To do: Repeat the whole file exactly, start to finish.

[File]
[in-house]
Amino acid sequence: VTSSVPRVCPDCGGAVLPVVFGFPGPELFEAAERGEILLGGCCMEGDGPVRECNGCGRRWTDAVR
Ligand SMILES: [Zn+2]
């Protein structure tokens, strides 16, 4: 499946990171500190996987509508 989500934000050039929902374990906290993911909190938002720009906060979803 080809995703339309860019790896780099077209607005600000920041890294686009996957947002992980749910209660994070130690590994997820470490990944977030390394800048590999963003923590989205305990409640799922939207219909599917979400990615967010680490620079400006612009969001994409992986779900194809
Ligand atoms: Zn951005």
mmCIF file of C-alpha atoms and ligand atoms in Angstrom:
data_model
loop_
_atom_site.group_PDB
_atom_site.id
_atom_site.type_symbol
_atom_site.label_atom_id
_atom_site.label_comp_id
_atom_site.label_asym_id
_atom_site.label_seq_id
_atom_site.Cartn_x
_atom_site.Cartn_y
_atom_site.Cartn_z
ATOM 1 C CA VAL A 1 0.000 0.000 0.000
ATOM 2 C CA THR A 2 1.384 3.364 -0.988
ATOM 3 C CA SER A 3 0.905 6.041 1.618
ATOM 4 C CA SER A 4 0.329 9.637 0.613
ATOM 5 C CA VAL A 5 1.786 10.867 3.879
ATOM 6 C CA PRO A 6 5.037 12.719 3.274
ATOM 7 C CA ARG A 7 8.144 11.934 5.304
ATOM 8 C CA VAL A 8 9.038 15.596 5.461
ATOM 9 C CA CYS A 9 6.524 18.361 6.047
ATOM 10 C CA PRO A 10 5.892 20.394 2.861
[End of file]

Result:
[in-house]
Amino acid sequence: VTSSVPRVCPDCGGAVLPVVFGFPGPELFEAAERGEILLGGCCMEGDGPVRECNGCGRRWTDAVR
Ligand SMILES: [Zn+2]
């Protein structure tokens, strides 16, 4: 499946990171500190996987509508 989500934000050039929902374990906290993911909190938002720009906060979803 080809995703339309860019790896780099077209607005600000920041890294686009996957947002992980749910209660994070130690590994997820470490990944977030390394800048590999963003923590989205305990409640799922939207219909599917979400990615967010680490620079400006612009969001994409992986779900194809
Ligand atoms: Zn951005």
mmCIF file of C-alpha atoms and ligand atoms in Angstrom:
data_model
loop_
_atom_site.group_PDB
_atom_site.id
_atom_site.type_symbol
_atom_site.label_atom_id
_atom_site.label_comp_id
_atom_site.label_asym_id
_atom_site.label_seq_id
_atom_site.Cartn_x
_atom_site.Cartn_y
_atom_site.Cartn_z
ATOM 1 C CA VAL A 1 0.000 0.000 0.000
ATOM 2 C CA THR A 2 1.384 3.364 -0.988
ATOM 3 C CA SER A 3 0.905 6.041 1.618
ATOM 4 C CA SER A 4 0.329 9.637 0.613
ATOM 5 C CA VAL A 5 1.786 10.867 3.879
ATOM 6 C CA PRO A 6 5.037 12.719 3.274
ATOM 7 C CA ARG A 7 8.144 11.934 5.304
ATOM 8 C CA VAL A 8 9.038 15.596 5.461
ATOM 9 C CA CYS A 9 6.524 18.361 6.047
ATOM 10 C CA PRO A 10 5.892 20.394 2.861